This will be the final, final look! I am hoping to start the exterior stone work next week if I get the windows done and finally glued in. I am hoping that this part of the project will be a lot less time consuming and progress will quicken up as I am off on holiday in a few weeks time and my daughter is also preparing to go abroad for nearly a year to work so I won't have all the time I want to play with my toys.

Monday, 3 February 2014

Shopping at the City of London Dolls House Festival This Weekend........

I visited the City of London Dolls House Fair yesterday which is a new show and much smaller than its sister fair which is held in Kensington. There were a few more stands than last year and a couple of European sellers who I have not seen at UK fairs before which made it a worthwhile trip.
I was mostly intent on buying my lights from Small World Products and making my usual visit to the mecca of all things wood, Wood Supplies. This lovely enthusiastic couple carry a vast range of expertly sourced and cut wood supplies that are absolutely perfect for miniatures and dolls houses. I always stock up when I visit a fair and I knew they would be able to help me solve some of my Honeyduke window problems. 
I also bought a selection of glues from Jennifer's of Walsall another tireless dolls house supplier. Aleen's Tacky Glue has always been my glue of choice but is very expensive to buy locally and this time I decided to try two other glues in the range that I had not seen before. I used the Quick Dry Tacky Glue today to stick thin bass wood onto card and it was perfect for that job, no slipping and very quick drying time.
 I wanted a white flowered plant for my beach house and as a lover of cyclamen this little pot by Jan Southerton, The Flowerlady, was a perfect choice and I couldn't resist this super pot of lavender too.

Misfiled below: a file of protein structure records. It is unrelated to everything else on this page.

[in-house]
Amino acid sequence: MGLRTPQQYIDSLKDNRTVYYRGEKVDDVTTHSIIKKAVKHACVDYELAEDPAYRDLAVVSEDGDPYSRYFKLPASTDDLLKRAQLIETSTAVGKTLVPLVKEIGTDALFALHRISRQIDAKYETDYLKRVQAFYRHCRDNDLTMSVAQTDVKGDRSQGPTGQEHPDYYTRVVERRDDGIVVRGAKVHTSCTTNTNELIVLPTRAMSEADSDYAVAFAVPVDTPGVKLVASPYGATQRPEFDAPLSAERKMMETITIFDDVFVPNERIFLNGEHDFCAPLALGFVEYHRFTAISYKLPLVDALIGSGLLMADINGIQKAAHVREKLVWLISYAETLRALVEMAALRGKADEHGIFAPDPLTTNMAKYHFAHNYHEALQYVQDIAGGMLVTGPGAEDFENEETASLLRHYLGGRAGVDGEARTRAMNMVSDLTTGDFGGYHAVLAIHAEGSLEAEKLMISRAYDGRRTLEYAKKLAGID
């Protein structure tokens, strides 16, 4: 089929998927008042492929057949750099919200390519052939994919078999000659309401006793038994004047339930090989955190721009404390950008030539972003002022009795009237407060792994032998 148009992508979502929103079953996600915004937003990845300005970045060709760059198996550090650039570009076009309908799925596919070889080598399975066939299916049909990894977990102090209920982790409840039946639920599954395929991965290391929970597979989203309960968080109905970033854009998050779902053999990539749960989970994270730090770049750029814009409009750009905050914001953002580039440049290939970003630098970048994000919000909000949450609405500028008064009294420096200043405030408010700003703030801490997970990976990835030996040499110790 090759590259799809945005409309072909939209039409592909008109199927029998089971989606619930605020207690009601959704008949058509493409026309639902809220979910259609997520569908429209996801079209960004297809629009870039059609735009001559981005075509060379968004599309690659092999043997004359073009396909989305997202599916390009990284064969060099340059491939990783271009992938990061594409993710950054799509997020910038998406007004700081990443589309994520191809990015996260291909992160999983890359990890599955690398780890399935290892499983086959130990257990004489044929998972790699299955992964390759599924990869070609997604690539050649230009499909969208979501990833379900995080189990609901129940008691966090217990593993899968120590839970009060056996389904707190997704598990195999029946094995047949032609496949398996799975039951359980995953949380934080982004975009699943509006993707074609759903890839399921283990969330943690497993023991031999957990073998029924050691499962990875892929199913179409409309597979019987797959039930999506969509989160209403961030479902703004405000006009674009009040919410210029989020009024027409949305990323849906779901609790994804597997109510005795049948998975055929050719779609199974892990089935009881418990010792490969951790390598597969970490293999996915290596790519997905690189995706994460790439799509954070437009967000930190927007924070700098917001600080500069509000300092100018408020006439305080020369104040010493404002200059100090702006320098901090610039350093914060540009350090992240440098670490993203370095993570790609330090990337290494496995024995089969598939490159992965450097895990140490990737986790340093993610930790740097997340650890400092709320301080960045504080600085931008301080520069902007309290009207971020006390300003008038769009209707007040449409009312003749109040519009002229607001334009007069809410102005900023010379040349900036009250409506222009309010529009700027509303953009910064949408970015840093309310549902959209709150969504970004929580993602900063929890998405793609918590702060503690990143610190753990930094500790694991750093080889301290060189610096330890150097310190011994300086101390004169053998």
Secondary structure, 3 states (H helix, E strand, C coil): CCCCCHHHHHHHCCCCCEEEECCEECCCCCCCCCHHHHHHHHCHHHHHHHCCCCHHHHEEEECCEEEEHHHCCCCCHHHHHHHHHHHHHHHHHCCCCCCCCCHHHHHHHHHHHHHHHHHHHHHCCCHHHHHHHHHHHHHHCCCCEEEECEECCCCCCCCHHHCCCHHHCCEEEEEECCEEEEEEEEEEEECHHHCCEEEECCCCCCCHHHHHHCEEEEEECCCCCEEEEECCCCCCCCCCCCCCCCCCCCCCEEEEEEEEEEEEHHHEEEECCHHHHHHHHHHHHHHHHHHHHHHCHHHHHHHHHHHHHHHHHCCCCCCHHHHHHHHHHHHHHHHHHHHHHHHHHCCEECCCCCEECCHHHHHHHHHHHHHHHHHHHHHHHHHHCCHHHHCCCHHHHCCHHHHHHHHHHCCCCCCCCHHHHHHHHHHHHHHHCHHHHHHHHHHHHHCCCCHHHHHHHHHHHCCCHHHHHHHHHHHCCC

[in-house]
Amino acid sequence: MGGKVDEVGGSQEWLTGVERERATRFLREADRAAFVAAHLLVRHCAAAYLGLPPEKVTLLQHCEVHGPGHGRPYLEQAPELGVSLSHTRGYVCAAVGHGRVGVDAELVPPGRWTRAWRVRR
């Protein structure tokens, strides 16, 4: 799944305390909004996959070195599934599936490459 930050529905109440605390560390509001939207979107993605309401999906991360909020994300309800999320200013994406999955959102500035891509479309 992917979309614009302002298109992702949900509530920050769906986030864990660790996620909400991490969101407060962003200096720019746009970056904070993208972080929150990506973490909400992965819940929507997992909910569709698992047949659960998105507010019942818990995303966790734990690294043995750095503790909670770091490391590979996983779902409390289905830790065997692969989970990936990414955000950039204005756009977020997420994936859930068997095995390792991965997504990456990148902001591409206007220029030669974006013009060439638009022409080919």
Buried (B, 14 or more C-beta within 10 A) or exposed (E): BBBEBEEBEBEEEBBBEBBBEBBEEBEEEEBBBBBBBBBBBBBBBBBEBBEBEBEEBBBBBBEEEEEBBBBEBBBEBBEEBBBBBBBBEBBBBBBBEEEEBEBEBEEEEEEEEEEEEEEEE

Angie Scarr was also at the fair and as I have not seen her work in the UK for a number of years I took the opportunity to stock up on a few of her famous canes that will be very useful for my Honeydukes project.
 Of course my sweet shop must have trays of mouthwatering chocolates and sweet treats and I was very pleased to see these little trays and tins on the Country Contrast stand. They will fill my counter perfectly. I was really tempted, again, by their wonderful range of enamelware, but resisted manfully.
 I couldn't resist this tiny Victorian theatre by Jacqueline Crosby Miniatures for my winter market  project on the toy stall.
 I had to visit one of my new favourite sellers, Jane Harrop, where I purchased these two dinky angels, again ready to be put away with my winter market project. Jane's 80 year old mother in law wrote a lovely little poem to go home with every angel. How lovely is that! 
 A very different item for me is this amazing tiny vintage doll by Victoria Heredia Guerbos. The detail is amazing and she is set to be part of of winter project. 
As predicted the Art of Mini stand was mobbed the whole time I was at the show and I am not surprised. Janny had a wide range of the most gorgeous pieces and I definitely intend to buy some of her furniture kits one day. As it was I just looked, sighed and walked away......see, I am learning!!
I was also severely tempted by an ice-cream cart on Cinen's stand but I was soooo good. 
I had a lovely time looking at lots of stands that while they didn't have items that fitted into any of my current projects were wonderful to look at and enjoy.
I hope that all the sellers had a successful day too because we want them to keep on making all their fabulous items.